USA Today profiles Mastro Auctions while another paper says not all of the news is good.
Ten years ago, they were still fairly rare. A few sailed to mixed results but not until the dawn of the new century did sports memorabilia auctions become a luxury liner in the collectibles industry.
The popular format, museum-quality merchandise and huge catalogs meant for easychair reading catapulted several businesses toward record numbers. Mastro Auctions has gotten plenty of national press for its sales including a new piece that put reporter Mike Dodd inside the ‘warehouse’ where all the stuff is stored.
However, the company’s sale of a warmup top attributed to Michael Jordan that actually turned out to be altered has the New York Daily News claiming that the FBI is once again asking questions.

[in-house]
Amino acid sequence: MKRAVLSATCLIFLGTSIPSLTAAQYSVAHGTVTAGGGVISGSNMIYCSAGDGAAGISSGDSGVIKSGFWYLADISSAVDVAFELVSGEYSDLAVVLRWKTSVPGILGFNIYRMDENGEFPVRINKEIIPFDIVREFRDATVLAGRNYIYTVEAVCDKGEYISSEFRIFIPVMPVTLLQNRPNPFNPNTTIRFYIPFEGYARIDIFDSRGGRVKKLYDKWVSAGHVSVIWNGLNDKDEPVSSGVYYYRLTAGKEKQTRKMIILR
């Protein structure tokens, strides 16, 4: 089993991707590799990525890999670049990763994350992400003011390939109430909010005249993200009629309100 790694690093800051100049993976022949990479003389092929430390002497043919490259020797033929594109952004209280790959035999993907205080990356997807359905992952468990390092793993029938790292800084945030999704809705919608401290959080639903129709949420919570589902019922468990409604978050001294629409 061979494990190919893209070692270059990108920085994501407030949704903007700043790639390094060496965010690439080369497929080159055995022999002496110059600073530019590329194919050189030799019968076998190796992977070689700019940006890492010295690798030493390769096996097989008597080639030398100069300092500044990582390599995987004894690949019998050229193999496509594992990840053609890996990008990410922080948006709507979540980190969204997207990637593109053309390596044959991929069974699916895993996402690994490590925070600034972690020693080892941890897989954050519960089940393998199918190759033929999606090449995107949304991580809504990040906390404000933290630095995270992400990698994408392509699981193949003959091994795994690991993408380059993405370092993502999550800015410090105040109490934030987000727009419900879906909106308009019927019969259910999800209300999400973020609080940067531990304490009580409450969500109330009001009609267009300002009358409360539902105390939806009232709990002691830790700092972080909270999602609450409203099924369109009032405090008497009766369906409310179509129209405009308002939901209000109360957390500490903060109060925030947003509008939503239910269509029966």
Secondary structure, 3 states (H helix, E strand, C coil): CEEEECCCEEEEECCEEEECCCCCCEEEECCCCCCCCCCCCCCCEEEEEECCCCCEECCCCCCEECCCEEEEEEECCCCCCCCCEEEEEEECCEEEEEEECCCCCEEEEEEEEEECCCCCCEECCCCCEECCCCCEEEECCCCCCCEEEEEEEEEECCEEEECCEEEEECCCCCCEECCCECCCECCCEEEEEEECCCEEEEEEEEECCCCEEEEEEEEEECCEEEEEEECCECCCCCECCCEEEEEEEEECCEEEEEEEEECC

The shirt sold for $13,000 at a special National Sports Collectors Convention auction. It had been rejected by a major hobby authenticator who discovered the name and number on the back had been changed, but still found its way into the sale with a different authenticator’s stamp of approval. Mastro refunded the buyer’s money.